By Kay Caldwell
Everywhere I spend money I look for one thing — legendary customer service. I worked in Customer Relations in Southwest Airlines for many years where good customer service is a way of life. As a result, I consider myself an expert on “outrageous” service. When it comes to customer service I’m reminded of the line from the Church’s Chicken television commercial, “I know what good is.” It makes me smile, because if you know what good is, mediocre just doesn’t do it for you anymore. Although I rarely write letters, every now and then I’ll take a moment to pen a note to a place of business to praise legendary customer service or point out unacceptable customer service.
I started experiencing poor service at a bank I have been loyal to for over 17 years. Since I know several officers there, I felt comfortable in writing them a letter detailing my complaints. I mailed the letter to an officer who I know is big on customer service and whose branch is customer friendly. In my letter to him, I outlined the specifics of some of my less than acceptable customer service experiences over the last six months. I asked him to share my letter with his team and think about taking a look at the causes of their customer service problem in their organization. This bank has been a family bank with a great reputation for over 100 years in this particular community. In the letter I indicated that in this day and time, if you do not offer good service you might as well lock your doors and go home. After a few days, the officer called me personally to apologize for what had happened. He, too, had seen some things slipping and realized that it was time to address them. He assured me he would share my letter with the other leaders. Even though I never mentioned that I work with companies needing help in moving their customer service in a different direction, I received a call about a month later from the bank’s Vice President of Human Resources. She turned out to be an old friend and had heard through mutual friends about my customer service seminars. The bank ended up hiring me to help them transform their customer service.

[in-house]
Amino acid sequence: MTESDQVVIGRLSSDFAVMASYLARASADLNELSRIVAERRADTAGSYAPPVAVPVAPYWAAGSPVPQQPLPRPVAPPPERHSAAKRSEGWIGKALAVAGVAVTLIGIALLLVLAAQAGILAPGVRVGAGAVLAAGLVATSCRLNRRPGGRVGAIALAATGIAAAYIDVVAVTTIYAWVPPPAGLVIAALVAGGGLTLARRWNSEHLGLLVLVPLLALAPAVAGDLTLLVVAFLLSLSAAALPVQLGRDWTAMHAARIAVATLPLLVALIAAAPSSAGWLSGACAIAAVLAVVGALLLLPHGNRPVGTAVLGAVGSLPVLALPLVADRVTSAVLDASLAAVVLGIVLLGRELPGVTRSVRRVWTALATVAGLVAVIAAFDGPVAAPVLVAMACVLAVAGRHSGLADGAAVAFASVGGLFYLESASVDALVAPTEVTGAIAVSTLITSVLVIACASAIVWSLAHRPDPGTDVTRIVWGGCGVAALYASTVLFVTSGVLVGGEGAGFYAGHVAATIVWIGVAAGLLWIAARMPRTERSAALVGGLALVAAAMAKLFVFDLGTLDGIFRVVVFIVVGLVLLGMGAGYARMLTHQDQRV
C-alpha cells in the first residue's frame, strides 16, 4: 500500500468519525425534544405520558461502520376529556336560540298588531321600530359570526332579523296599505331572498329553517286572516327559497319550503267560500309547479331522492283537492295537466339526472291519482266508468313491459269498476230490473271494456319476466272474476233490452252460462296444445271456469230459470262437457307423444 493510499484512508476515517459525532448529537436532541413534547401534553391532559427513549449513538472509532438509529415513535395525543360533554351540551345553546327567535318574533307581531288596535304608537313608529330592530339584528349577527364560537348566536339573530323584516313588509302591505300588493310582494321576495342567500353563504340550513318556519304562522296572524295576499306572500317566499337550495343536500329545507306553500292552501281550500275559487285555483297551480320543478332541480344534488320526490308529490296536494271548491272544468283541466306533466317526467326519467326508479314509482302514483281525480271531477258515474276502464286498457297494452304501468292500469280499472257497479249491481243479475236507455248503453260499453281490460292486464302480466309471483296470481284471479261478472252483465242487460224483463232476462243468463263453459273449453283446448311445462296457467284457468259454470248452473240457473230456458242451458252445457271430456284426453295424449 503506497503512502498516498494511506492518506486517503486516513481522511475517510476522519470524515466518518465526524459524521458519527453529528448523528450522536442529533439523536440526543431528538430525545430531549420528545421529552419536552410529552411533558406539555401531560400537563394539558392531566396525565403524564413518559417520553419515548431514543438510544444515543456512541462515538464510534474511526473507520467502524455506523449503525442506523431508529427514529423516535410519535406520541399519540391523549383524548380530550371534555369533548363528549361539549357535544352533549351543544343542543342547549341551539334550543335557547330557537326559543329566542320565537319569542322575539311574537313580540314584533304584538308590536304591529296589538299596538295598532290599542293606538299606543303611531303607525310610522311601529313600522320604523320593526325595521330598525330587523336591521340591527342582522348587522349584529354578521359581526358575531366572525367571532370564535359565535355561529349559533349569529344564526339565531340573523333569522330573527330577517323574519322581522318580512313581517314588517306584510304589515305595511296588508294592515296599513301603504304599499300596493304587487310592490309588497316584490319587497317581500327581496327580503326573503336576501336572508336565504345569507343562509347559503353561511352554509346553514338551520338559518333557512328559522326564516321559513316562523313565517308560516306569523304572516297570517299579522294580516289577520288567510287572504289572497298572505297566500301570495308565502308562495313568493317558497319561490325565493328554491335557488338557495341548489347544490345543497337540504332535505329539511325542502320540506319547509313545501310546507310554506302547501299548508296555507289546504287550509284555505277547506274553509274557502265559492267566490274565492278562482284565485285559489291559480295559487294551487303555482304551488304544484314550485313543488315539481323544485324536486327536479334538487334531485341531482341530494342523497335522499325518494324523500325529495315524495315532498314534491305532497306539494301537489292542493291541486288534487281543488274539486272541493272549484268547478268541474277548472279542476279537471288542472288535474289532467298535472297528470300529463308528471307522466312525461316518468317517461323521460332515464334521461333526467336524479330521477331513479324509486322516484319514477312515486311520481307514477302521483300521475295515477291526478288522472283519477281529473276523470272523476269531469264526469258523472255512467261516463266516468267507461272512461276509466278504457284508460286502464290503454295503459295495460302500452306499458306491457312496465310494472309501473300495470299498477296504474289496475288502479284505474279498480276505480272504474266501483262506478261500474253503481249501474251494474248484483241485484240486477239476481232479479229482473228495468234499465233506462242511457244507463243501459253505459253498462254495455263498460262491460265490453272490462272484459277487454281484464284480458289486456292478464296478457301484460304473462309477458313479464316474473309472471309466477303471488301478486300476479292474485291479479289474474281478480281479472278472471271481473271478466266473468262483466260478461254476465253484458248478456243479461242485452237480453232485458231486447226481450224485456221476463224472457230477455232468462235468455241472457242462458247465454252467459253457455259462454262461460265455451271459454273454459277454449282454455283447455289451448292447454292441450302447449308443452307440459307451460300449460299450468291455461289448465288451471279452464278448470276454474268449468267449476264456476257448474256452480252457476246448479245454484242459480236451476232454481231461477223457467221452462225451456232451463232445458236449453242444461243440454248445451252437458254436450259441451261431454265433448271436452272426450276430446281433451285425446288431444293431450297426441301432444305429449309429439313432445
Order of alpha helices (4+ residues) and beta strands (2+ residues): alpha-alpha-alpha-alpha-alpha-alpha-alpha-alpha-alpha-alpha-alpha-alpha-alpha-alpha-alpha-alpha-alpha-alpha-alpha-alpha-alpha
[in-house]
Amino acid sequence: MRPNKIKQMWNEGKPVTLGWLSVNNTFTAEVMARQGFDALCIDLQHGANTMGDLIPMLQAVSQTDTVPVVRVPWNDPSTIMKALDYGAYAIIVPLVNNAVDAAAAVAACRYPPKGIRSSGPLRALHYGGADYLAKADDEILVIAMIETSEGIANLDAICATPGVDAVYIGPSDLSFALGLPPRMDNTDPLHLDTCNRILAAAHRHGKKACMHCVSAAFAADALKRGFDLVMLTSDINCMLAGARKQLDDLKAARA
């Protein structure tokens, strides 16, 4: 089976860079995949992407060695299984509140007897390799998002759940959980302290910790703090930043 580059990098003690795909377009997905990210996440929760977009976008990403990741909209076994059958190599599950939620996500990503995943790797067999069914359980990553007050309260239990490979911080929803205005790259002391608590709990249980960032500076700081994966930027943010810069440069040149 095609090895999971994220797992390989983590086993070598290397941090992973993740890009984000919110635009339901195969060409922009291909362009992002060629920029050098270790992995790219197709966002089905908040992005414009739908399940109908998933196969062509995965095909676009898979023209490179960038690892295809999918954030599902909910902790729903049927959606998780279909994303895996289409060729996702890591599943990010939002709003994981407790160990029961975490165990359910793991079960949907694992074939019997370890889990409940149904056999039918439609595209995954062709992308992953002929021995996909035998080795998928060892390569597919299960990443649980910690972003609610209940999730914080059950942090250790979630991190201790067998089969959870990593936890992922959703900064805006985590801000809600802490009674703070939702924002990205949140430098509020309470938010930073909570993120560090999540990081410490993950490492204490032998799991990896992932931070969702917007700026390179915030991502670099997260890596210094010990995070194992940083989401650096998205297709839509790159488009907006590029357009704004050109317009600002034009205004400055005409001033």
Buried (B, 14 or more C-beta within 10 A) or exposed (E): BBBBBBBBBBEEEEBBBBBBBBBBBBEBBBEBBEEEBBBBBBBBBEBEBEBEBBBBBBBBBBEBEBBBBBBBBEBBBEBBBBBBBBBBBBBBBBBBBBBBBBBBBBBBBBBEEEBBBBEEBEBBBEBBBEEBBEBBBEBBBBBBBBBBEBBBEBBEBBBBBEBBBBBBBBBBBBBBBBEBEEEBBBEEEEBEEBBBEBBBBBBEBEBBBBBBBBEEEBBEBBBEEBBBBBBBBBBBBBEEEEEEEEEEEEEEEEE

I believe that Customer Service is really about “infinity” in the sense that it should reflect “immeasurable greatness.” How exciting to live during a time where you can choose to create your own experience. If you choose to show greatness, you can. When people talk about remarkable individuals, you normally hear them described with words such as integrity, delicacy or tact in interactions with others, accountability, and having common sense. Let’s explore these four character traits.
Integrity is the quality of being undivided; sound or complete, confident, honest and fair. Delicacy can be a style of communication. It reflects a person who is sensitive to the feelings of others; tactful in interactions and shows keenness of timely response. Accountable — hopefully, this is how people know you. You are responsible, credible and place worth and importance when dealing with your customers. Common Sense is the ability to make sound judgments. In Latin it means “common feeling of humanity.” I think of it as treating others as you want to be treated.
Outrageous Customer Service is about a commitment to a cause which transforms a promise into a reality. Ask yourself, “Where do you and your organization stand regarding the service you offer to your customers, internal and external?” We created a culture of legendary customer service at Southwest Airlines by committing ourselves to that cause. We can help transform your organization’s customer service by applying the same principles.